God & the New Physics Paperback – 1983
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Top Customer Reviews
In his book 'God and the New Physics', Davies continues a new tradition in which physicists particularly and scientists more generally write about their fields in philosophical, nearly theological terms discussing first causes, ultimate meanings, and the place of God and humanity in the overall scheme of the universe. Our understanding of the universe has changed dramatically in the last century, having been a fairly stable image for the past several hundred years. This has understandably made the philosophic and anthropomorphic considerations of the universe change dramatically as well.
'Science and religion represent two great systems of human thought. For the majority of people on our planet, religion is the predominant influence over the conduct of their affairs. When science impinges on their lives, it does so not at the intellectual level, but practically, through technology.'
Davies explores first the idea of genesis of the universe, exploring the intricacies of the big bang theory. This is a theory that has difficulties philosophically, that a purely scientific approach does not have an answer to, not least of which because it isn't asking the same question. Essentially, according to the big bang theory, the universe began as a singularity, essentially an infinitely small point from which all space and time (and all that is in it) emerged in an explosion-like phenomenon.Read more ›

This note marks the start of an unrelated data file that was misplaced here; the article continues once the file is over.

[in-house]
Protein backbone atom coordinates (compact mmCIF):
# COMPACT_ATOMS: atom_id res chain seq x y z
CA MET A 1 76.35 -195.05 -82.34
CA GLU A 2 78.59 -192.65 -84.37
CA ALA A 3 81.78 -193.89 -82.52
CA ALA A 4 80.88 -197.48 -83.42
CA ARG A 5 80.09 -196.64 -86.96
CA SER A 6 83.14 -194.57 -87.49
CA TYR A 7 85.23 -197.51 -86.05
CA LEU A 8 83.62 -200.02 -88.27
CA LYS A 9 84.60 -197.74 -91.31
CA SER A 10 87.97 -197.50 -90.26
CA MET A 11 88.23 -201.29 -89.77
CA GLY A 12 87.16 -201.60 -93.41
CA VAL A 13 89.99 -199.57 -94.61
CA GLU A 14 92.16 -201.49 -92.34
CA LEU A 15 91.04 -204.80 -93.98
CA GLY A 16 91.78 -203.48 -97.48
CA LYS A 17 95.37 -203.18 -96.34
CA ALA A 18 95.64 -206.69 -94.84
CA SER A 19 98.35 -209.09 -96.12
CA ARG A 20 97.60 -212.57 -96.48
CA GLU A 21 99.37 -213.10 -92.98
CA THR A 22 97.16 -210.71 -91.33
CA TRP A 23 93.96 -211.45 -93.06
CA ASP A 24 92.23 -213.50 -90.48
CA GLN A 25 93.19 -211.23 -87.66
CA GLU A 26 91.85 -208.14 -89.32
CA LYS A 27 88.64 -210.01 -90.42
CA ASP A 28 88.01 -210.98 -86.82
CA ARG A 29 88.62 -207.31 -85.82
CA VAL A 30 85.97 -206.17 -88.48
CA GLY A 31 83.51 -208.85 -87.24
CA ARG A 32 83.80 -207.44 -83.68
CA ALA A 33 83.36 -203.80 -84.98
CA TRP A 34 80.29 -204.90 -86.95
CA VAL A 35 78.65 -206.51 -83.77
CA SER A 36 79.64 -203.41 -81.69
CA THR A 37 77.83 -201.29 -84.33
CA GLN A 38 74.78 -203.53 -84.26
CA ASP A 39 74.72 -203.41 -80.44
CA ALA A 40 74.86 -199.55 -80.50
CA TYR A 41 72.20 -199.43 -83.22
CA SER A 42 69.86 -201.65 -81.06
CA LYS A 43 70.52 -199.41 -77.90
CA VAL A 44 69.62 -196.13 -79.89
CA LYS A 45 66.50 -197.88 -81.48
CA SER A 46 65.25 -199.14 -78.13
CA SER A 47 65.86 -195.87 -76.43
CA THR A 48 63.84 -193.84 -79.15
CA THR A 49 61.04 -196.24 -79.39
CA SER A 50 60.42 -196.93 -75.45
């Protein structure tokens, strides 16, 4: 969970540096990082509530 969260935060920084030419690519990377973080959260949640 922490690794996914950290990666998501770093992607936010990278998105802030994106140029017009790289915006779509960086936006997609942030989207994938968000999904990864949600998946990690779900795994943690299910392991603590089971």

Most Recent Customer Reviews
Someone recommended this book to me, and I gave it a read, but found that the author was more interested in worshiping physics than in addressing the relationship between the... Read morePublished on 13 April 1999
I searched eagerly for this book, but was very disappointed after reading it. An earlier review suggested that this book is not for students of theology. Read morePublished on 21 Mar. 1999
This is a good book on how the universe may have come into being, written by a Modern Physicist. It is worth reading and now I'm convinced that 'Science may offer a surer path to... Read morePublished on 9 Feb. 1999